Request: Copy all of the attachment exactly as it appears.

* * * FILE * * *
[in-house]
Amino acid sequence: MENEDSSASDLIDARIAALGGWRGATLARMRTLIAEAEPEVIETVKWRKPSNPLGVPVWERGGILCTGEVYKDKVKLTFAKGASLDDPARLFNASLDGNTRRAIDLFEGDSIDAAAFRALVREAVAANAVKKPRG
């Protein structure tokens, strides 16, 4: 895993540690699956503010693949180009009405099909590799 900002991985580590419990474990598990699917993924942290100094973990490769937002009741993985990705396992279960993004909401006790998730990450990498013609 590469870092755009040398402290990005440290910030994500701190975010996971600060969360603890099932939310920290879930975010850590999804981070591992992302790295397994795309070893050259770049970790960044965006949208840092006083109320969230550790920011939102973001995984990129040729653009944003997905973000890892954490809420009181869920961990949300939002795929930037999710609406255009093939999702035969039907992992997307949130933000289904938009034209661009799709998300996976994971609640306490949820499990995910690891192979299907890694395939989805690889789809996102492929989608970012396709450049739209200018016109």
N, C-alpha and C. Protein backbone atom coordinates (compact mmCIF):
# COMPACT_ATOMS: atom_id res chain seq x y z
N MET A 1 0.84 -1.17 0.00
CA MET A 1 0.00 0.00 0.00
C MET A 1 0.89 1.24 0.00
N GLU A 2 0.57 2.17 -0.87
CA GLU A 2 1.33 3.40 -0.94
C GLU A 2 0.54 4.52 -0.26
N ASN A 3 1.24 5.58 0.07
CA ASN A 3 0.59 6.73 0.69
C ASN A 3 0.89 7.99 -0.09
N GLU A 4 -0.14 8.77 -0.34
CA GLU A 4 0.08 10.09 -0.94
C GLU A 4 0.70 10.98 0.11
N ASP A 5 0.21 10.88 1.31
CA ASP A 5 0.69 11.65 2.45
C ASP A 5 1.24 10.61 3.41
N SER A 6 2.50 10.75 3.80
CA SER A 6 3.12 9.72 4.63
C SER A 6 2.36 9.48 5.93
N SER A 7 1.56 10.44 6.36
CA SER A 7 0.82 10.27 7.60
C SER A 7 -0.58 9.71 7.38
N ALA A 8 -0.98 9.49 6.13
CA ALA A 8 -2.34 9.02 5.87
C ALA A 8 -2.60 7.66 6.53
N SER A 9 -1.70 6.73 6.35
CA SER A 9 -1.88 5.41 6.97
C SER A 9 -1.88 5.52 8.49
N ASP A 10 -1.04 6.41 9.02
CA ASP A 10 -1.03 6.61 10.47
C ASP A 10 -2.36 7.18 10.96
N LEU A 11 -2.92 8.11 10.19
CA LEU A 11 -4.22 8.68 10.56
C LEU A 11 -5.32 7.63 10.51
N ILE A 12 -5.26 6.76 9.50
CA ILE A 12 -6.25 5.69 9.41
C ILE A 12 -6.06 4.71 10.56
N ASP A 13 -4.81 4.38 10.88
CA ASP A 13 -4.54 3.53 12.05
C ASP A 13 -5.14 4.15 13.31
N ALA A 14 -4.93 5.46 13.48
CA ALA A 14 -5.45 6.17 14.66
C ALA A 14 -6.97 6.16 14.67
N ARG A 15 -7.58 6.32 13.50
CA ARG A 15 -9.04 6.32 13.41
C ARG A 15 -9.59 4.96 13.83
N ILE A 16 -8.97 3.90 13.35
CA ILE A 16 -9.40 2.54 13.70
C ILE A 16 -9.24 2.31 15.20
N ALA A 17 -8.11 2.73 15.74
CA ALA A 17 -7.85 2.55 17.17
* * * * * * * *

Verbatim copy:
[in-house]
Amino acid sequence: MENEDSSASDLIDARIAALGGWRGATLARMRTLIAEAEPEVIETVKWRKPSNPLGVPVWERGGILCTGEVYKDKVKLTFAKGASLDDPARLFNASLDGNTRRAIDLFEGDSIDAAAFRALVREAVAANAVKKPRG
């Protein structure tokens, strides 16, 4: 895993540690699956503010693949180009009405099909590799 900002991985580590419990474990598990699917993924942290100094973990490769937002009741993985990705396992279960993004909401006790998730990450990498013609 590469870092755009040398402290990005440290910030994500701190975010996971600060969360603890099932939310920290879930975010850590999804981070591992992302790295397994795309070893050259770049970790960044965006949208840092006083109320969230550790920011939102973001995984990129040729653009944003997905973000890892954490809420009181869920961990949300939002795929930037999710609406255009093939999702035969039907992992997307949130933000289904938009034209661009799709998300996976994971609640306490949820499990995910690891192979299907890694395939989805690889789809996102492929989608970012396709450049739209200018016109």
N, C-alpha and C. Protein backbone atom coordinates (compact mmCIF):
# COMPACT_ATOMS: atom_id res chain seq x y z
N MET A 1 0.84 -1.17 0.00
CA MET A 1 0.00 0.00 0.00
C MET A 1 0.89 1.24 0.00
N GLU A 2 0.57 2.17 -0.87
CA GLU A 2 1.33 3.40 -0.94
C GLU A 2 0.54 4.52 -0.26
N ASN A 3 1.24 5.58 0.07
CA ASN A 3 0.59 6.73 0.69
C ASN A 3 0.89 7.99 -0.09
N GLU A 4 -0.14 8.77 -0.34
CA GLU A 4 0.08 10.09 -0.94
C GLU A 4 0.70 10.98 0.11
N ASP A 5 0.21 10.88 1.31
CA ASP A 5 0.69 11.65 2.45
C ASP A 5 1.24 10.61 3.41
N SER A 6 2.50 10.75 3.80
CA SER A 6 3.12 9.72 4.63
C SER A 6 2.36 9.48 5.93
N SER A 7 1.56 10.44 6.36
CA SER A 7 0.82 10.27 7.60
C SER A 7 -0.58 9.71 7.38
N ALA A 8 -0.98 9.49 6.13
CA ALA A 8 -2.34 9.02 5.87
C ALA A 8 -2.60 7.66 6.53
N SER A 9 -1.70 6.73 6.35
CA SER A 9 -1.88 5.41 6.97
C SER A 9 -1.88 5.52 8.49
N ASP A 10 -1.04 6.41 9.02
CA ASP A 10 -1.03 6.61 10.47
C ASP A 10 -2.36 7.18 10.96
N LEU A 11 -2.92 8.11 10.19
CA LEU A 11 -4.22 8.68 10.56
C LEU A 11 -5.32 7.63 10.51
N ILE A 12 -5.26 6.76 9.50
CA ILE A 12 -6.25 5.69 9.41
C ILE A 12 -6.06 4.71 10.56
N ASP A 13 -4.81 4.38 10.88
CA ASP A 13 -4.54 3.53 12.05
C ASP A 13 -5.14 4.15 13.31
N ALA A 14 -4.93 5.46 13.48
CA ALA A 14 -5.45 6.17 14.66
C ALA A 14 -6.97 6.16 14.67
N ARG A 15 -7.58 6.32 13.50
CA ARG A 15 -9.04 6.32 13.41
C ARG A 15 -9.59 4.96 13.83
N ILE A 16 -8.97 3.90 13.35
CA ILE A 16 -9.40 2.54 13.70
C ILE A 16 -9.24 2.31 15.20
N ALA A 17 -8.11 2.73 15.74
CA ALA A 17 -7.85 2.55 17.17